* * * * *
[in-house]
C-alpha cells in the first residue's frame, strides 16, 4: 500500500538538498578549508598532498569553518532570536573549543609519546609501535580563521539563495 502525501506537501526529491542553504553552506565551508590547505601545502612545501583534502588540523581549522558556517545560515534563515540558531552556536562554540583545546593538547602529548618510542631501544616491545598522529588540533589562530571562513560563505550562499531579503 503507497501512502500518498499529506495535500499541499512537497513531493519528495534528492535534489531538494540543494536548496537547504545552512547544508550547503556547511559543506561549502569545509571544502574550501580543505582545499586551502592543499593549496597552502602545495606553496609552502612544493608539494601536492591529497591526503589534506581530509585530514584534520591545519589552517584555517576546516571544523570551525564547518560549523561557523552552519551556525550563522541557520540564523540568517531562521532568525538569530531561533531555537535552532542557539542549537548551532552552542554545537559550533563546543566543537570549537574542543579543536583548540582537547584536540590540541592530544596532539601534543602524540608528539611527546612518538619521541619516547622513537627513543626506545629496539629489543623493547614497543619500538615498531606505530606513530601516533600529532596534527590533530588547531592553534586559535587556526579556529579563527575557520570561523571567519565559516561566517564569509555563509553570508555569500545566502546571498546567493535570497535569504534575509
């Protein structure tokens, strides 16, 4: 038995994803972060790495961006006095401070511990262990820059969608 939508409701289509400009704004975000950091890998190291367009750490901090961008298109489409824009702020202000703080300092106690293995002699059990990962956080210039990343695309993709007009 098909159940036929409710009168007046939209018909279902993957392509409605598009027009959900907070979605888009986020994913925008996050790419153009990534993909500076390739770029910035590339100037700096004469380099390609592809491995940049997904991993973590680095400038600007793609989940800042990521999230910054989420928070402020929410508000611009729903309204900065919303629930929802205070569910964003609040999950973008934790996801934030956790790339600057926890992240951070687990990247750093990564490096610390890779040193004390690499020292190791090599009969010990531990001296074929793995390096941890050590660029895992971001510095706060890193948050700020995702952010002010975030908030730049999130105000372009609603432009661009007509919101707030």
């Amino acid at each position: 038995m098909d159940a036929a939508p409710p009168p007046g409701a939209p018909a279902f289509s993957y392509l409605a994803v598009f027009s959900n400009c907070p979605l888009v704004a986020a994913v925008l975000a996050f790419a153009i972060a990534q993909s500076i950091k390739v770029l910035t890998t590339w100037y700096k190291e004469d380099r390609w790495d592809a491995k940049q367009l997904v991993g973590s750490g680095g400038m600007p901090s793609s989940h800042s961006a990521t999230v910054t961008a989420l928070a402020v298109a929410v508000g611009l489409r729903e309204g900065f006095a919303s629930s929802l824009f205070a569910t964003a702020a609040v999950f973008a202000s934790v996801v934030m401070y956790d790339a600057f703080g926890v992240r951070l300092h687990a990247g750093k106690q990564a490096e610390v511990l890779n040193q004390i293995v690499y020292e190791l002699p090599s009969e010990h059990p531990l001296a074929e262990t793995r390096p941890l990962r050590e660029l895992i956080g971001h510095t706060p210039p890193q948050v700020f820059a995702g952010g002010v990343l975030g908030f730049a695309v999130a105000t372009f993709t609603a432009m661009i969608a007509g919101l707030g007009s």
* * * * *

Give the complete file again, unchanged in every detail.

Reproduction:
[in-house]
C-alpha cells in the first residue's frame, strides 16, 4: 500500500538538498578549508598532498569553518532570536573549543609519546609501535580563521539563495 502525501506537501526529491542553504553552506565551508590547505601545502612545501583534502588540523581549522558556517545560515534563515540558531552556536562554540583545546593538547602529548618510542631501544616491545598522529588540533589562530571562513560563505550562499531579503 503507497501512502500518498499529506495535500499541499512537497513531493519528495534528492535534489531538494540543494536548496537547504545552512547544508550547503556547511559543506561549502569545509571544502574550501580543505582545499586551502592543499593549496597552502602545495606553496609552502612544493608539494601536492591529497591526503589534506581530509585530514584534520591545519589552517584555517576546516571544523570551525564547518560549523561557523552552519551556525550563522541557520540564523540568517531562521532568525538569530531561533531555537535552532542557539542549537548551532552552542554545537559550533563546543566543537570549537574542543579543536583548540582537547584536540590540541592530544596532539601534543602524540608528539611527546612518538619521541619516547622513537627513543626506545629496539629489543623493547614497543619500538615498531606505530606513530601516533600529532596534527590533530588547531592553534586559535587556526579556529579563527575557520570561523571567519565559516561566517564569509555563509553570508555569500545566502546571498546567493535570497535569504534575509
């Protein structure tokens, strides 16, 4: 038995994803972060790495961006006095401070511990262990820059969608 939508409701289509400009704004975000950091890998190291367009750490901090961008298109489409824009702020202000703080300092106690293995002699059990990962956080210039990343695309993709007009 098909159940036929409710009168007046939209018909279902993957392509409605598009027009959900907070979605888009986020994913925008996050790419153009990534993909500076390739770029910035590339100037700096004469380099390609592809491995940049997904991993973590680095400038600007793609989940800042990521999230910054989420928070402020929410508000611009729903309204900065919303629930929802205070569910964003609040999950973008934790996801934030956790790339600057926890992240951070687990990247750093990564490096610390890779040193004390690499020292190791090599009969010990531990001296074929793995390096941890050590660029895992971001510095706060890193948050700020995702952010002010975030908030730049999130105000372009609603432009661009007509919101707030």
């Amino acid at each position: 038995m098909d159940a036929a939508p409710p009168p007046g409701a939209p018909a279902f289509s993957y392509l409605a994803v598009f027009s959900n400009c907070p979605l888009v704004a986020a994913v925008l975000a996050f790419a153009i972060a990534q993909s500076i950091k390739v770029l910035t890998t590339w100037y700096k190291e004469d380099r390609w790495d592809a491995k940049q367009l997904v991993g973590s750490g680095g400038m600007p901090s793609s989940h800042s961006a990521t999230v910054t961008a989420l928070a402020v298109a929410v508000g611009l489409r729903e309204g900065f006095a919303s629930s929802l824009f205070a569910t964003a702020a609040v999950f973008a202000s934790v996801v934030m401070y956790d790339a600057f703080g926890v992240r951070l300092h687990a990247g750093k106690q990564a490096e610390v511990l890779n040193q004390i293995v690499y020292e190791l002699p090599s009969e010990h059990p531990l001296a074929e262990t793995r390096p941890l990962r050590e660029l895992i956080g971001h510095t706060p210039p890193q948050v700020f820059a995702g952010g002010v990343l975030g908030f730049a695309v999130a105000t372009f993709t609603a432009m661009i969608a007509g919101l707030g007009s």